Atomistic engineering of fluid Structure at the fluid-solid interface
Author(s)Wang, Gerald J.(Gerald Jonathan)
Massachusetts Institute of Technology. Department of Mechanical Engineering.
Nicolas G. Hadjiconstantinou.
MetadataShow full item record
Under extreme confinement, fluids exhibit a number of remarkable effects that cannot be predicted using macroscopic fluid mechanics. These phenomena are especially pronounced when the confining length scale is comparable to the fluid's internal (molecular) length scale. Elucidating the physical principles governing nanoconfined fluids is critical for many pursuits in nanoscale engineering. In this thesis, we present several theoretical and computational results on the structure and transport properties of nanoconfined fluids. We begin by discussing the phenomenon of fluid layering at a solid interface. Using molecular-mechanics principles and molecular-dynamics (MD) simulations, we develop several models to characterize density inhomogeneities in the interfacial region. Along the way, we introduce a non-dimensional number that predicts the extent of fluid layering by comparing the effects of fluid-solid interaction to thermal energy.We also present evidence for a universal scaling relation that relates the density enhancement of layered fluid to the non-dimensional temperature, valid for dense-fluid systems. We then apply these models of fluid layering to the problem of anomalous fluid diffusion under nanoconfinement. We show that anomalous diffusion is controlled by the degree of interfacial fluid layering; in particular, layered fluid exhibits restricted diffusive dynamics, an effect whose origins can be traced to the (quasi-) two dimensionality and density enhancement of the fluid layer. We construct models for the restricted diffusivity of interfacial fluid, which enables accurate prediction of the overall diffusivity anomaly as a function of confinement length scale. Finally, we use these earlier developments to tackle the notorious problem of dense fluid slip at a solid interface.We propose a molecular-kinetic theory that formulates slip as a series of thermally activated hops performed by interfacial fluid molecules, under the influence of the bulk fluid shear stress, within the corrugated energy landscape generated by the solid. This theory linearizes to the Navier slip condition in the limit of low shear rate, captures the central features of existing models, and demonstrates excellent agreement with MD simulation as well as experiments.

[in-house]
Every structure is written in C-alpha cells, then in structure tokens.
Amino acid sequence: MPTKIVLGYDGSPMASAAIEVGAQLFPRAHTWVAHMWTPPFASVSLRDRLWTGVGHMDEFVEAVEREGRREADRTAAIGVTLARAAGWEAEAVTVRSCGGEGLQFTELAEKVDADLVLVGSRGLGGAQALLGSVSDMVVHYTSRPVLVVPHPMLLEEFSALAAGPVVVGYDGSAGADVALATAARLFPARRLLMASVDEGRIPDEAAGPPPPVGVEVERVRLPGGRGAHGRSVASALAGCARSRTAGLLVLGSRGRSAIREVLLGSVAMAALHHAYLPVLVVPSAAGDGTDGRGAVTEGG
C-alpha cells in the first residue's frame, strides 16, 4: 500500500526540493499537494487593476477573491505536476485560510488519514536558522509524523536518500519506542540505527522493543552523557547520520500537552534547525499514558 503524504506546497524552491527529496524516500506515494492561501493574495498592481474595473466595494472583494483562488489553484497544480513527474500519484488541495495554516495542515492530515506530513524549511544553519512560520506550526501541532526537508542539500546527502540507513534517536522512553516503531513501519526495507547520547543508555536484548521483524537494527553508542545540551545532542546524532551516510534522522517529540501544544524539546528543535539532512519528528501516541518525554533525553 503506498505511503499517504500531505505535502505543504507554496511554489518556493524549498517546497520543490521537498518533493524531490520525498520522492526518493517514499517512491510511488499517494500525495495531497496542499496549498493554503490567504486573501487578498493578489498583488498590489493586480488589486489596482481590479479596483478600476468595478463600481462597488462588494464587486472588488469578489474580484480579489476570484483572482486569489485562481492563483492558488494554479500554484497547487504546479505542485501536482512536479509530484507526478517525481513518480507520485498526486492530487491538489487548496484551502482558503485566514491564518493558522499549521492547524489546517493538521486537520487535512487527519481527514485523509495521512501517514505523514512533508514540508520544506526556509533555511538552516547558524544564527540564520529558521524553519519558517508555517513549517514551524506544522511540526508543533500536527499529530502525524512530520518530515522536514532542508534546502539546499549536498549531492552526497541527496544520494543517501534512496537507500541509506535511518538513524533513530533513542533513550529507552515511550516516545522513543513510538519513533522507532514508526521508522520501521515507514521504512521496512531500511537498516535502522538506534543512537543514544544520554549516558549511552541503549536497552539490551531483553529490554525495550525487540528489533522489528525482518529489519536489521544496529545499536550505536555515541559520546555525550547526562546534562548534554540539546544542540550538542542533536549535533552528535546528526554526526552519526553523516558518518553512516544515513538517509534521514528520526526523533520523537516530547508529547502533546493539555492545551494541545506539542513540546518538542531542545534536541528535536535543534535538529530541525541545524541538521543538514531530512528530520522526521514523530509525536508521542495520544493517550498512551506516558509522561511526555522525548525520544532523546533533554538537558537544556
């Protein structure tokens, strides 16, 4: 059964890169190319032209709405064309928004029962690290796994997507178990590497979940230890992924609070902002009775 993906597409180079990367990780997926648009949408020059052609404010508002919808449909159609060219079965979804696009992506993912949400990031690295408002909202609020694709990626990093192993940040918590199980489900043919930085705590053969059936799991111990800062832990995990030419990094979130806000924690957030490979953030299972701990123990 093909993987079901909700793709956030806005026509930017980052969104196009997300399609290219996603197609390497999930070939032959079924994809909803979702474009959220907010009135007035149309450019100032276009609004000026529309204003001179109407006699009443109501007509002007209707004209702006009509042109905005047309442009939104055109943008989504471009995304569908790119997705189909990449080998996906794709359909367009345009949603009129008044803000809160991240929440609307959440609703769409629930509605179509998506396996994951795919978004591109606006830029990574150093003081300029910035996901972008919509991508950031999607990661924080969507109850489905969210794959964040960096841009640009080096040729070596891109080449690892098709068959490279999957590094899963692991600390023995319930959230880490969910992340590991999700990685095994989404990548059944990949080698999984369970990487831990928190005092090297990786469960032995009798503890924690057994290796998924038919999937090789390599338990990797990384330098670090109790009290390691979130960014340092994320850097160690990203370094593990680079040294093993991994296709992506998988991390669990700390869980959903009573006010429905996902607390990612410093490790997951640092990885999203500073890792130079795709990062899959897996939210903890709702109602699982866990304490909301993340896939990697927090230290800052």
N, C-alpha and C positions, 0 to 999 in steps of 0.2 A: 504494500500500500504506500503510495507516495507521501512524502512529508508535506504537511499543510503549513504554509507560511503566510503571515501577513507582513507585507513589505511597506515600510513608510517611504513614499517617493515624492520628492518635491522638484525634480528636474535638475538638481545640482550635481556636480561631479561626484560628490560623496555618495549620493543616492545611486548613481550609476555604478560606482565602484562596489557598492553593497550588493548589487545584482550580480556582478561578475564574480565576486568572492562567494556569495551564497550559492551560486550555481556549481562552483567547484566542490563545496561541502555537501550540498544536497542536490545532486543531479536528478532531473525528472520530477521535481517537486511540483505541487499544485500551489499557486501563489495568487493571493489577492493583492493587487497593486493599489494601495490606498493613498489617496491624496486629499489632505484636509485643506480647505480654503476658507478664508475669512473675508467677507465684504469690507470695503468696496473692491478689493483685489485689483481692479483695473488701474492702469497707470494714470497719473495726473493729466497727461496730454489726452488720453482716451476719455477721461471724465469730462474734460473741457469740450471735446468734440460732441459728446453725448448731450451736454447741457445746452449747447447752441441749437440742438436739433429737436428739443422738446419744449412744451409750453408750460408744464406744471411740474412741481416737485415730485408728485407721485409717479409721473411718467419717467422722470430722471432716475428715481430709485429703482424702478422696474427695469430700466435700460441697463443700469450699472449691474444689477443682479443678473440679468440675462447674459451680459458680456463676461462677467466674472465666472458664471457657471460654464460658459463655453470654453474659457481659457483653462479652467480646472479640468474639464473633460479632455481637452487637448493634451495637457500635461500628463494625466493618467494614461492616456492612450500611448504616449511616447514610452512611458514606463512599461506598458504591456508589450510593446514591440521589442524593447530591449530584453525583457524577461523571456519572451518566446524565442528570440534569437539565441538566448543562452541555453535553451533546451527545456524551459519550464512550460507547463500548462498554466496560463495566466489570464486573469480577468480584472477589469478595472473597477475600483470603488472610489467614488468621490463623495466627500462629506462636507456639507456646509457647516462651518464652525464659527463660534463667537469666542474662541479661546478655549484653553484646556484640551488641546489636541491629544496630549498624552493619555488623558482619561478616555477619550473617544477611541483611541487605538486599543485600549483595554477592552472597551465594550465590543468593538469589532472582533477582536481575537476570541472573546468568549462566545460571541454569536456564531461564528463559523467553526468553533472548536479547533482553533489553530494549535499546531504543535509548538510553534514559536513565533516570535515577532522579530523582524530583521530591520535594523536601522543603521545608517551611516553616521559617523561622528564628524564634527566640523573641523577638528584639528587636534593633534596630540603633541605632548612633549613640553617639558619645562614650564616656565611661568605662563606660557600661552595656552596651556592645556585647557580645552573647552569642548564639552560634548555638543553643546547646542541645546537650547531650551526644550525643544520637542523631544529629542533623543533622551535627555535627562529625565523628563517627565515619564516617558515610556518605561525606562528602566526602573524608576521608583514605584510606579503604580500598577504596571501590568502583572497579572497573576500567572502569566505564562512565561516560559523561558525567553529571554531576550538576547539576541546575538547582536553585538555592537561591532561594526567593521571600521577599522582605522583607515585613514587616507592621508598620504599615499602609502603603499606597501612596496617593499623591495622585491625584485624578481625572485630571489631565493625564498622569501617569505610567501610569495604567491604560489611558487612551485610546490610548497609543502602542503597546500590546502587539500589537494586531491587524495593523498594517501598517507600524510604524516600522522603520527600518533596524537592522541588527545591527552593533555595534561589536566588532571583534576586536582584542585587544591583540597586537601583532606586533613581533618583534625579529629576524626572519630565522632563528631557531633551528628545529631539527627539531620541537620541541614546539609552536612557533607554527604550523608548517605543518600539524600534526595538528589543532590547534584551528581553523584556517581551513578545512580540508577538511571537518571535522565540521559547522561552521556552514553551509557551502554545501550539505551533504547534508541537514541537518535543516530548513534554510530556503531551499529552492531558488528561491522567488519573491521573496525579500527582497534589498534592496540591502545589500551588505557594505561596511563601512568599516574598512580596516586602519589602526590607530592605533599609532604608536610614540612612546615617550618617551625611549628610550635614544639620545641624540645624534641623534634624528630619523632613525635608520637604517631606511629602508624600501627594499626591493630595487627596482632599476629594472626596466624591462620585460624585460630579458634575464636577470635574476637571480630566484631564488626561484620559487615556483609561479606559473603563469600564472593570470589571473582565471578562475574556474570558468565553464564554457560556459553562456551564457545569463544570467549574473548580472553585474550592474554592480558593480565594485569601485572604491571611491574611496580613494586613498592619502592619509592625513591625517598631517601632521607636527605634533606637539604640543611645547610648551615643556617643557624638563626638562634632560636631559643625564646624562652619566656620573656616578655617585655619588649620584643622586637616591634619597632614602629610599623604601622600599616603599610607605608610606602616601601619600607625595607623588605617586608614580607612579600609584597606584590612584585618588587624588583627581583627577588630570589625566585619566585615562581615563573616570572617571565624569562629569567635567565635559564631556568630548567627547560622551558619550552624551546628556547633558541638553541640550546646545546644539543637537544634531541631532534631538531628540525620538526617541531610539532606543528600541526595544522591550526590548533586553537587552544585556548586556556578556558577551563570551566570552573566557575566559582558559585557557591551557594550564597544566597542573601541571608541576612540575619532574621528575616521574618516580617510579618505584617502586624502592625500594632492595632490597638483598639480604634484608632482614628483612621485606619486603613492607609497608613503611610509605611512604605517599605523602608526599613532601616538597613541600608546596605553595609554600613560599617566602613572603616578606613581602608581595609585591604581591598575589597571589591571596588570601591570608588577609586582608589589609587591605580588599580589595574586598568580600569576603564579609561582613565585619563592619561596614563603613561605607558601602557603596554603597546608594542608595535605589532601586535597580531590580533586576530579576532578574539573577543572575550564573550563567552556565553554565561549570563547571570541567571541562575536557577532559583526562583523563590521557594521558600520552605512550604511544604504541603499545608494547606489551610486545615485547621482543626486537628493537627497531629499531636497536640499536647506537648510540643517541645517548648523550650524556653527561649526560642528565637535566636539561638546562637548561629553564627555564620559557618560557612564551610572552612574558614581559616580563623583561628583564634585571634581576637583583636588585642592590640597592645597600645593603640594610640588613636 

Thesis: Ph. D. in Mechanical Engineering and Computation, Massachusetts Institute of Technology, Department of Mechanical Engineering, 2019Cataloged from PDF version of thesis.Includes bibliographical references (pages 131-141).
DepartmentMassachusetts Institute of Technology. Department of Mechanical Engineering
Massachusetts Institute of Technology